The Lisbon Judgment of the German Constitutional Court, the Primacy of EU Law and the Problem of Kompetenz‐Kompetenz: A Conflict between Right and Right in Which There is No Praetor1

Date01 July 2011
AuthorGunnar Beck
Published date01 July 2011
The Lisbon Judgment of the German
Constitutional Court, the Primacy of EU
Law and the Problem of
Kompetenz-Kompetenz: A Conf‌lict
between Right and Right in Which
There is No Praetor1
Gunnar Beck*
Abstract: The ECJ has long asserted its Kompetenz-Kompetenz (the question of who has
the authority to decide where the borders of EU authority end) based on the Union treaties
which have always def‌ined its role as the f‌inal interpreter of EU law. Yet, no national
constitutional court has accepted this position, and in its Lisbon Judgment of 2009 the
German Constitutional Court (FCC) has asserted its own jurisdiction of the f‌inal resort’
to review future EU treaty changes and transfers of powers to the EU on two grounds: (i)
ultra vires review, and (ii) identity review. The FCC justif‌ies its claim to constitutional
review with reference to its role as guardian of the national constitution whose require-
ments will constrain the integration process as a standing proviso and limitation on all
transfers of national power to the EU for as long as the EU has not acquired the
indispensable core of sovereignty, i.e. autochthonous law-making under its own sovereign
powers and constitution, and instead continues to derive its own power from the Member
States under the principle of conferral. Formally therefore, at least until such time, the
problem of Kompetenz-Kompetenz affords of no solution. It can only be ‘managed’, which
requires the mutual forbearance of both the ECJ and FCC which both claim the ultimate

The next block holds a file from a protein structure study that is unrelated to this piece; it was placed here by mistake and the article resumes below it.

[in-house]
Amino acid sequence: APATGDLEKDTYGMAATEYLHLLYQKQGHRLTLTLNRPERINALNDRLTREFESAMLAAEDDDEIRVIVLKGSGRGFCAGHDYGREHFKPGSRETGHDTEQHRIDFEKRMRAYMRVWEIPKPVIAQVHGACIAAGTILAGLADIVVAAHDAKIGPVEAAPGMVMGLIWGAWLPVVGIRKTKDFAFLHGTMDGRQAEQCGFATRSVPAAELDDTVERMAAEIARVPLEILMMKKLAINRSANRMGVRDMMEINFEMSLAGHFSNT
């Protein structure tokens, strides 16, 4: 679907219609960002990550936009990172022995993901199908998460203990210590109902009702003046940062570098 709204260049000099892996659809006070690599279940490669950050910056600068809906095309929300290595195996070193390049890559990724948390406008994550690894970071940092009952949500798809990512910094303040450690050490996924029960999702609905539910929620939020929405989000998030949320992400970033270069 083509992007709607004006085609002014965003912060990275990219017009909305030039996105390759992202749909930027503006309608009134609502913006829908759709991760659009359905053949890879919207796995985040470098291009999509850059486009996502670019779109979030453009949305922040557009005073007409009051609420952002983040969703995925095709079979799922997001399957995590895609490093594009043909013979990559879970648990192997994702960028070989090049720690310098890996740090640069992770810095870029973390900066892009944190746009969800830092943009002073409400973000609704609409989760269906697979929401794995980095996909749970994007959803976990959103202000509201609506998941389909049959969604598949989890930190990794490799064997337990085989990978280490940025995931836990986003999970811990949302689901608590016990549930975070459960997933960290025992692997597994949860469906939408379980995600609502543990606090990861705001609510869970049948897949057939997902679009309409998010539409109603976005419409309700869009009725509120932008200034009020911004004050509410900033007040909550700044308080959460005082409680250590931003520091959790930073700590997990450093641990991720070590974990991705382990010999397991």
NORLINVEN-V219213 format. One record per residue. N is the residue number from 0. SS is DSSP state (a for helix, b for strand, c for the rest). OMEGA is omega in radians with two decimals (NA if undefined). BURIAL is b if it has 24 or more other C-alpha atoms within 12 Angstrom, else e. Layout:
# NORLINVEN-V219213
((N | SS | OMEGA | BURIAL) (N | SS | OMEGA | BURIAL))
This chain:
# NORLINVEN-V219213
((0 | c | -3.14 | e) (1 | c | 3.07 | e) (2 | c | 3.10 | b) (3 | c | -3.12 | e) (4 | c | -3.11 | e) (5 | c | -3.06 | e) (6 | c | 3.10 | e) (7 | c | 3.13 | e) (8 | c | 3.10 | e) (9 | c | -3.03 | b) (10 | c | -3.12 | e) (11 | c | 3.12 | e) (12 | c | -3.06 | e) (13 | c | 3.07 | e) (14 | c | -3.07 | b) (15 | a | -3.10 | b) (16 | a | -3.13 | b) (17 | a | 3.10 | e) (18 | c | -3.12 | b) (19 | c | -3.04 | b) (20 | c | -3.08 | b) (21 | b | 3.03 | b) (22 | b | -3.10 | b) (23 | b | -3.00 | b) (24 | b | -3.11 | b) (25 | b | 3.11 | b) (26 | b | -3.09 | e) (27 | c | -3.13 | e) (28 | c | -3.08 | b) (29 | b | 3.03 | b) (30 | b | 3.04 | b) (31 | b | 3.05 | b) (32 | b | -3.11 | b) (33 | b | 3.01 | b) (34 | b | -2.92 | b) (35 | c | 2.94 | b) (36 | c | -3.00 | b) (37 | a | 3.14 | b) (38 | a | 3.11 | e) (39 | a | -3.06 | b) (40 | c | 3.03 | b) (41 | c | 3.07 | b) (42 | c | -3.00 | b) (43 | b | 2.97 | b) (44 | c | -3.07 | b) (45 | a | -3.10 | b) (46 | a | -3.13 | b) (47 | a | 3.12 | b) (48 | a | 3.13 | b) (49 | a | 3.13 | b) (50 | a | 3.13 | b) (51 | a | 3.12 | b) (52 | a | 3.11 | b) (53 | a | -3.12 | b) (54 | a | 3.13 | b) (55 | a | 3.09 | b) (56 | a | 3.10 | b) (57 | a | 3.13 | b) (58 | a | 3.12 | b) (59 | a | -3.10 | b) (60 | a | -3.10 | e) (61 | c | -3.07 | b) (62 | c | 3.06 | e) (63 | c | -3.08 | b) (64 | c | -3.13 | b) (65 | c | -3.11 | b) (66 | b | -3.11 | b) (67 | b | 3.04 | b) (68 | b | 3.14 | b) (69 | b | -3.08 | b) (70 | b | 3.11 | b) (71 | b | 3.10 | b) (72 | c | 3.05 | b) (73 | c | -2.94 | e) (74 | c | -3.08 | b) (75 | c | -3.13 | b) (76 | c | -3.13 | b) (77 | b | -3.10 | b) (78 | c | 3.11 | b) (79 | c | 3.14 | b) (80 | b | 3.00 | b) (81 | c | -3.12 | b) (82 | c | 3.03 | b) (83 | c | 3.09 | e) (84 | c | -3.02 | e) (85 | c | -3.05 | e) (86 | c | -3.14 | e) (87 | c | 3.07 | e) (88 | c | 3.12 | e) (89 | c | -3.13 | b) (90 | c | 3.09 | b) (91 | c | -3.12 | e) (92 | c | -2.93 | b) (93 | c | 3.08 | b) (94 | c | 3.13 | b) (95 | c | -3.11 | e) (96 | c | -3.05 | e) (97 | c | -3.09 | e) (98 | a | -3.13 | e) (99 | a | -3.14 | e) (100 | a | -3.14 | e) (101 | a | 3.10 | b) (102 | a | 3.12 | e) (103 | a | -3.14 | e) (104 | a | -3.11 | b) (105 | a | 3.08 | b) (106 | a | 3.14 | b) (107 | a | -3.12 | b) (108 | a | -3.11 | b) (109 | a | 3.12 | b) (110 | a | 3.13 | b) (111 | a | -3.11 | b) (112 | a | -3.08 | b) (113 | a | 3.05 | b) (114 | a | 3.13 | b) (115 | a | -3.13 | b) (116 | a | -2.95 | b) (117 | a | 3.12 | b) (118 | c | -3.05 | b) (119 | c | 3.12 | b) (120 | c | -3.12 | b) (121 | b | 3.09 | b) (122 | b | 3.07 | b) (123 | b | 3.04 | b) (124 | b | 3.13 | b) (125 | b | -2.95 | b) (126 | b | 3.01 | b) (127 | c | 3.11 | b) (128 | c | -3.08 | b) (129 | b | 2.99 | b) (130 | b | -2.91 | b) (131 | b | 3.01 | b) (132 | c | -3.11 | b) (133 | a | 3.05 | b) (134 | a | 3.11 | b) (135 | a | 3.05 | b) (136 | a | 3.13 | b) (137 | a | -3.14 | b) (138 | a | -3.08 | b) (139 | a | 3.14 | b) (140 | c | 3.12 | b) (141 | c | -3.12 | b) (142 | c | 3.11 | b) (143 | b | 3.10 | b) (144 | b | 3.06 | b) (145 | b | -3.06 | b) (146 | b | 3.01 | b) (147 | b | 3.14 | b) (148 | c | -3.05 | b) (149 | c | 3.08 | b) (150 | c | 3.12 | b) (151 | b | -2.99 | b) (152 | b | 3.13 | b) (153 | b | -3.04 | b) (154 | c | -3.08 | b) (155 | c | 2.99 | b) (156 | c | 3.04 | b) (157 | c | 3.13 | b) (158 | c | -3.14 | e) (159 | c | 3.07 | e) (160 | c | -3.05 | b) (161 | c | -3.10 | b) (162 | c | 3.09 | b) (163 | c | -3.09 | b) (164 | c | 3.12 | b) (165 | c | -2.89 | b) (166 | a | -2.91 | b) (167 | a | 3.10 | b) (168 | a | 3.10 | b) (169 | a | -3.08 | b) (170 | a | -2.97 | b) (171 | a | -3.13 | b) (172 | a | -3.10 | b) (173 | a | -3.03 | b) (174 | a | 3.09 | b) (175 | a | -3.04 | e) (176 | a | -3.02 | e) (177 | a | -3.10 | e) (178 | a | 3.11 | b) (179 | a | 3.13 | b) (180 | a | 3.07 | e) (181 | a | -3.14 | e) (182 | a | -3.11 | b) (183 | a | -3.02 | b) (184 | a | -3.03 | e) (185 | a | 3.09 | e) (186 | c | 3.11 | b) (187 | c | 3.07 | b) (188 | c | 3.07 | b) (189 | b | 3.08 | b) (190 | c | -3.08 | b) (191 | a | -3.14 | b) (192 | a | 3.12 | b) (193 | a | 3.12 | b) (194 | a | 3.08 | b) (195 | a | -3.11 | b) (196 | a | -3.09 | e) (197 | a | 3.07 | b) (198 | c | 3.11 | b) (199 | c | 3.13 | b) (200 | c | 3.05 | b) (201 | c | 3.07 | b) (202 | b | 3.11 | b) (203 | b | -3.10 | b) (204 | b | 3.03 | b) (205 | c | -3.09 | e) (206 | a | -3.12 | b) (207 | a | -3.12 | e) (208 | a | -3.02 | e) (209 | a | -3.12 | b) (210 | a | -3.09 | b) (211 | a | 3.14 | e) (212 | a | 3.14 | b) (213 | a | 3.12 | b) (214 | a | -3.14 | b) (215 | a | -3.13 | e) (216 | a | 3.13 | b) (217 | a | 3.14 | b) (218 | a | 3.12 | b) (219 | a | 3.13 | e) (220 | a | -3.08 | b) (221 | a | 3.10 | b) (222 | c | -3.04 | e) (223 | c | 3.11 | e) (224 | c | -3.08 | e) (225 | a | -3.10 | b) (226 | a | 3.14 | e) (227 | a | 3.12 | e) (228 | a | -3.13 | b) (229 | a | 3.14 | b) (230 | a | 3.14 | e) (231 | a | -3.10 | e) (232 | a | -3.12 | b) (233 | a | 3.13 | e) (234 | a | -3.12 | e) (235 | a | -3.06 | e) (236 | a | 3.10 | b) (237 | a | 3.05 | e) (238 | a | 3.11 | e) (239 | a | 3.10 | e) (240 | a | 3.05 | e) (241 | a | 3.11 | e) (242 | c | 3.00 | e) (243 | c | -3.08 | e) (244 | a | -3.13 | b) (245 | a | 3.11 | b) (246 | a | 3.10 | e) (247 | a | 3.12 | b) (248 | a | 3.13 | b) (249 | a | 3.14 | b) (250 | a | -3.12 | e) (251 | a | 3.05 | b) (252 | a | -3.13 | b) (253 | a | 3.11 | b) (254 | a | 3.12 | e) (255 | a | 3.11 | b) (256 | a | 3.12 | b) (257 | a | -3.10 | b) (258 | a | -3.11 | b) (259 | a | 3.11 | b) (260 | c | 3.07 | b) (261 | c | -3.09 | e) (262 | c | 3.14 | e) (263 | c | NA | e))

jurisdiction to decide the limits of the EU’s powers—a prerogative which, if asserted by
both parties without political sensitivity, would inevitably result in a constitutional crisis.
The fact that no such crisis has occurred, illustrates the astute political acumen of both the
FCC and the ECJ.
* Reader in EU Law and Legal Theory, SOAS, University of London, and Barrister, Henderson Chambers
and Great James Chambers, London.
1I used to attribute this evocative description of ethical dilemmas resulting from conf‌licting ethical obliga-
tions to G.W.F. Hegel’s Philosophy of Right. However, upon rereading Hegel three years ago I discovered
that rather like the sea-encrusted statue of Glaucon ravaged by time, the evocative turn of phrase I recalled
bore scant resemblance to Hegel’s original. In breeding reptiles of the mind I had inadvertently and
uncharacteristically improved on the quotation. This obviates the need for a precise acknowledgement.
[Note: The f‌irst sentence in footnote 1 has been corrected in the online version of this article on 5
September 2011 after f‌irst publication online on 14 July 2011 in European Law Journal Volume 17,
Number 4.]
European Law Journal, Vol. 17, No. 4, July 2011, pp. 470–494.
© 2011 Blackwell Publishing Ltd., 9600 Garsington Road, Oxford, OX4 2DQ, UK
and 350 Main Street, Malden, MA 02148, USA
The problem of Kompetenz-Kompetenz concerns the question of which court decides
the boundaries of the EU’s legislative competence: the Court of Justice of the European
Union (EU)2on the basis of the authority has been granted in the EU treaties and with
a view to the uniform application of Union law, or national constitutional courts with
reference to the overriding requirements of the national constitutional law of their